Written informed consent was obtained from our patient
for the publication of this case report and any
accompanying images. A copy of the written consent is available for
review by the Editor-in-Chief of this journal.
The authors declare that they have no competing interests.
The patient was admitted under the care of TP and MS. He was operated by
KS and BM. All authors contributed in writing the manuscript, read and
approved the final draft.
Submit your next manuscript to BioMed Central
and we will help you at every step:
1. Van Waes OJ , Cheriex KC , Navsaria PH , van Riet PA , Nicol AJ , Vermeulen J . Management of penetrating neck injuries . Br J Surg . 2012 ; 99 : 149 - 54 .
2. Munera F , Cohn S , Rivas LA . Penetrating injuries of the neck: use of helical computed tomographic angiography . J Trauma . 2005 ; 58 : 413 - 8 .
3. Tallon JM , Ahmed JM , Sealy B. Airway management in penetrating neck trauma at a Canadian tertiary trauma centre . CJEM . 2007 ; 9 : 101 - 4 .
4. Wang Z , Liu Y , Qu Z , Leng J , Fu C , Liu G. Penetrating injury of the spinal cord treated surgically . Orthopedics . 2012 ; 35 : 1136 - 40 .
5. Fransen P , Bourgeois S , Rommens J . Kirschner wire migration causing spinal cord injury one year after internal fixation of a clavicle fracture . Acta Orthop Belg . 2007 ; 73 : 390 - 2 .
6. Mwipatayi BP , Jeffery P , Beningfield SJ , Motale P , Tunnicliffe J , Navsaria PH . Management of extra-cranial vertebral artery injuries . Eur J Vasc Endovasc Surg . 2004 ; 27 : 157 - 62 .
7. Desouza RM , Crocker MJ , Haliasos N , Rennie A , Saxena A . Blunt traumatic vertebral artery injury: a clinical review . Eur Spine J . 2011 ; 20 : 1405 - 16 .
8. Eastman AL , Chason DP , Perez CL , McAnulty AL , Minei JP . Computed tomographic angiography for the diagnosis of blunt cervical vascular injury: is it ready for primetime? J Trauma. 2006 ; 60 : 925 - 9 .
9. Fassett DR , Dailey AT , Vaccaro AR . Vertebral artery injuries associated with cervical spine injuries: a review of the literature . J Spinal Disord Tech . 2008 ; 21 : 252 - 8 .
10. Meier DE , Brink BE , Ery WJ . Vertebral artery trauma . Arch Surg . 1981 ; 116 : 236 - 9 .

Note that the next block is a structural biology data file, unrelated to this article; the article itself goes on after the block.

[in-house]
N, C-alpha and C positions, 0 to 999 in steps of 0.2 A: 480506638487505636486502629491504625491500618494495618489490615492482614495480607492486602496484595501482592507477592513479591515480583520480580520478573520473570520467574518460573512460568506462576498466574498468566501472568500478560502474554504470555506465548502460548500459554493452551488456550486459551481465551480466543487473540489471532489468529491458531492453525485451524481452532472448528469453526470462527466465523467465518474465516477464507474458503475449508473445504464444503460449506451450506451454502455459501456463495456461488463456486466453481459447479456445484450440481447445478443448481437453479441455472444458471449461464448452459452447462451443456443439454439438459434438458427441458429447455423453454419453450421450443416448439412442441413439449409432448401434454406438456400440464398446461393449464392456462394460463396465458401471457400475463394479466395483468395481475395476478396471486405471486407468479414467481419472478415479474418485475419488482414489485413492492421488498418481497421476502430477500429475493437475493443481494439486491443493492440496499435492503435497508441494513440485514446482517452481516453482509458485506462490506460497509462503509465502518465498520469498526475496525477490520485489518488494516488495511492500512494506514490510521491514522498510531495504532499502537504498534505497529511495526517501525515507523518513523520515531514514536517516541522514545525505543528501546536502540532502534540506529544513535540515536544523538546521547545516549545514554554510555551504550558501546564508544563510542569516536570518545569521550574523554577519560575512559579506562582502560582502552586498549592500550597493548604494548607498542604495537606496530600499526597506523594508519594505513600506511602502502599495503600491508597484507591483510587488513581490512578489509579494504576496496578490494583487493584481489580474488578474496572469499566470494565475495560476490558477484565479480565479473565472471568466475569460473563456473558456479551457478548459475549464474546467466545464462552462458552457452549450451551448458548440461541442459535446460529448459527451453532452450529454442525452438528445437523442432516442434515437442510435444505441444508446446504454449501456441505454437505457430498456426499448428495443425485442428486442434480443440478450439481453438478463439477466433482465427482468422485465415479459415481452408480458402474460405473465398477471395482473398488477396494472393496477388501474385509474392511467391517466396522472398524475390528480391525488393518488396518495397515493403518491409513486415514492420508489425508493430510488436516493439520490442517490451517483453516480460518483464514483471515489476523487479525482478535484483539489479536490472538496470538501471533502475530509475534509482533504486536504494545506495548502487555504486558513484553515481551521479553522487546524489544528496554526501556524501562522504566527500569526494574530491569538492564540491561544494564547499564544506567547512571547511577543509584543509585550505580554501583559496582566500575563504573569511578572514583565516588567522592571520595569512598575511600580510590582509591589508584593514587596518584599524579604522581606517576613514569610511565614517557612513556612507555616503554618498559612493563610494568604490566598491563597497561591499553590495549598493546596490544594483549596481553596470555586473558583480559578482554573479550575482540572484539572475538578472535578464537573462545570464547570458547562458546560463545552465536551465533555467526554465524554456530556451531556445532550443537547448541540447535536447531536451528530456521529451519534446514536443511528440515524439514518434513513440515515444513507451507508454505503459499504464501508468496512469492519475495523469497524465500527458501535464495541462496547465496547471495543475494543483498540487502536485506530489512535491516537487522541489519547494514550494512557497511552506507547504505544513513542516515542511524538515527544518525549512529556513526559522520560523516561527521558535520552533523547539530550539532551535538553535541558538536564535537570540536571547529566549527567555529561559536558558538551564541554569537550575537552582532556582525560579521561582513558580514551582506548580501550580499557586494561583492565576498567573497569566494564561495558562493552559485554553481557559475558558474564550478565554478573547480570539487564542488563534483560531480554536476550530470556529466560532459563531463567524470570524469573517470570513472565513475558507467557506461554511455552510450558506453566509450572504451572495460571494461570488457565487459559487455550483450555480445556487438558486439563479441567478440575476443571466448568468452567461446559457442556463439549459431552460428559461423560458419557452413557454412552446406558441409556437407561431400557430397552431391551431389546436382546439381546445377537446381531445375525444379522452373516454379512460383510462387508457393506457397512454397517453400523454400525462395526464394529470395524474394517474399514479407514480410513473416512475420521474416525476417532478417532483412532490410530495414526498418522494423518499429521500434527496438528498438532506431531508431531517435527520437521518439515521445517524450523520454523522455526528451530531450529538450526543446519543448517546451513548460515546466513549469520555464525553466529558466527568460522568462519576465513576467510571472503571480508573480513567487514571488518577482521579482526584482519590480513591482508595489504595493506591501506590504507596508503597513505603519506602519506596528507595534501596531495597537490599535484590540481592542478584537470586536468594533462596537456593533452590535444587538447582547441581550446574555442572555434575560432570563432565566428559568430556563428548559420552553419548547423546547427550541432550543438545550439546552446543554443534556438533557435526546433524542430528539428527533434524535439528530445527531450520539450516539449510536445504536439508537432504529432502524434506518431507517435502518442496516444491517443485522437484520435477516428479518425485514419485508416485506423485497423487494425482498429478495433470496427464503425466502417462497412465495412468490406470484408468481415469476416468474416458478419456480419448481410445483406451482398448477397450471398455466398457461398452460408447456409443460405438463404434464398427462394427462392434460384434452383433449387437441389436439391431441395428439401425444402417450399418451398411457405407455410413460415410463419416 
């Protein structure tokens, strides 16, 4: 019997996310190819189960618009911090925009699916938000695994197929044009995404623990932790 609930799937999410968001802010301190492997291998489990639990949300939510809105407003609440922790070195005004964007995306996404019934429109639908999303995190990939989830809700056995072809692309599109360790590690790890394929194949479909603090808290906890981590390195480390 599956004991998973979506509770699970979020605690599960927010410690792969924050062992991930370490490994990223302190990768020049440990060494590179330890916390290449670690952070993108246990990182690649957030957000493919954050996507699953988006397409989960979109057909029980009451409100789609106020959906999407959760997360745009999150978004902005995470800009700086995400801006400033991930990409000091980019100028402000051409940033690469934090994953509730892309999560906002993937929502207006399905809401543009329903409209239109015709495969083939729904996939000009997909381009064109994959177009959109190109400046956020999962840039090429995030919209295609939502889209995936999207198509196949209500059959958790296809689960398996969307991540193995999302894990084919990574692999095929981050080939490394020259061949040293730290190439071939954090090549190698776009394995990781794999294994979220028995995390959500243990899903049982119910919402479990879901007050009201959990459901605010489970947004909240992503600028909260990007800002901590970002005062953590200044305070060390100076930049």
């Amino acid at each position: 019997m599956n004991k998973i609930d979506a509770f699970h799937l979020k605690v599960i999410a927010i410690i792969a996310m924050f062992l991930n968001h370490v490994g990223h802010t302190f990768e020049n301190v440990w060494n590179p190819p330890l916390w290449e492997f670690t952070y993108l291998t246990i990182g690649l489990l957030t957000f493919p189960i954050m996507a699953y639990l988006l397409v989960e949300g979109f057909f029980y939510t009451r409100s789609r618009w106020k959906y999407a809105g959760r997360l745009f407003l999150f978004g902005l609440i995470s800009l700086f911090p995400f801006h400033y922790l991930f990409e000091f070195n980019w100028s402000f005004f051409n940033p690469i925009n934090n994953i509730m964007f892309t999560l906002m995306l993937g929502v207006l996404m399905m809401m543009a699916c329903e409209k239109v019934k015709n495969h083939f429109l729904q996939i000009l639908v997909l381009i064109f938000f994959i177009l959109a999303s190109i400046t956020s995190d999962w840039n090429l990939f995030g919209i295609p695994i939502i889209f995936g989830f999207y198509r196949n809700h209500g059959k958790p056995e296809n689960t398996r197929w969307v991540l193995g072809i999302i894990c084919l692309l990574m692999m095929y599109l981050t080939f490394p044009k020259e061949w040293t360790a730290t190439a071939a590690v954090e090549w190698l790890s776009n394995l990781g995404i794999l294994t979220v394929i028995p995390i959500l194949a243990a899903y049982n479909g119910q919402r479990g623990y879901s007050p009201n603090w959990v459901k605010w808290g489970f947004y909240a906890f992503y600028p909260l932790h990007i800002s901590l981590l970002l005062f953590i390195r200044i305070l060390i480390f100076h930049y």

11. Biffl WL , Moore EE , Elliott JP , Ray C , Offner PJ , Franciose RJ , et al. The devastating potential of blunt vertebral arterial injuries . Ann Surg . 2000 ; 231 : 672 - 81 .
12. Miller PR , Fabian TC , Bee TK , Timmons S , Chamsuddin A , Finkle R , et al. Blunt cerebrovascular injuries: diagnosis and treatment . J Trauma . 2001 ; 51 : 279 - 85 (discussion 285-6 ).
13. Wada S , Noguchi T , Hashimoto T , Uchida Y , Kawahara K. Successful treatment of a patient withpenetrating injury of the esophagus and brachiocephalic artery due to migration of Kirschner wires . Annals of Thoracic Cardiovascular Surgery . 2005 ; 11 ( 5 ): 313 - 5 .
14. Ulm AJ , Quiroga M , Russo A , Russo VM , Graziano F , Velasquez A , et al. Normal anatomical variations of the V3 segment of the vertebral artery: surgical implications . J Neurosurg Spine . 2010 ; 13 : 451 - 60 .
15. Hong JT , Park D , Lee MJ , Kim SW , An HS . Anatomical variations of the vertebral artery segment in the lower cervical spine . Spine . 2008 ; 33 : 2422 - 6 .
16. Bruneau M et al. Anatomical variations of the V2 segment of the vertebral artery . Oper Neurosurg . 2006 ; 59 : 20 - 3 .
17. Reid JD , Weigelt JA . Forty-three cases of vertebral artery trauma . J Trauma . 1988 ; 28 : 1007 - 12 .
18. Pham MH , Rahme RJ , Arnaout O , Hurley MC , Bernstein RA , Batjer HH , et al. Endovascular stenting of extracranial carotid and vertebral artery dissections: a systematic review of the literature . Neurosurg . 2011 ; 68 : 856 - 66 .
19. Herrera DA , Vargas SA , Dublin AB. Endovascular treatment of traumatic injuries of the vertebral artery . Am J Neuroradiol . 2008 ; 29 : 1585 - 9 .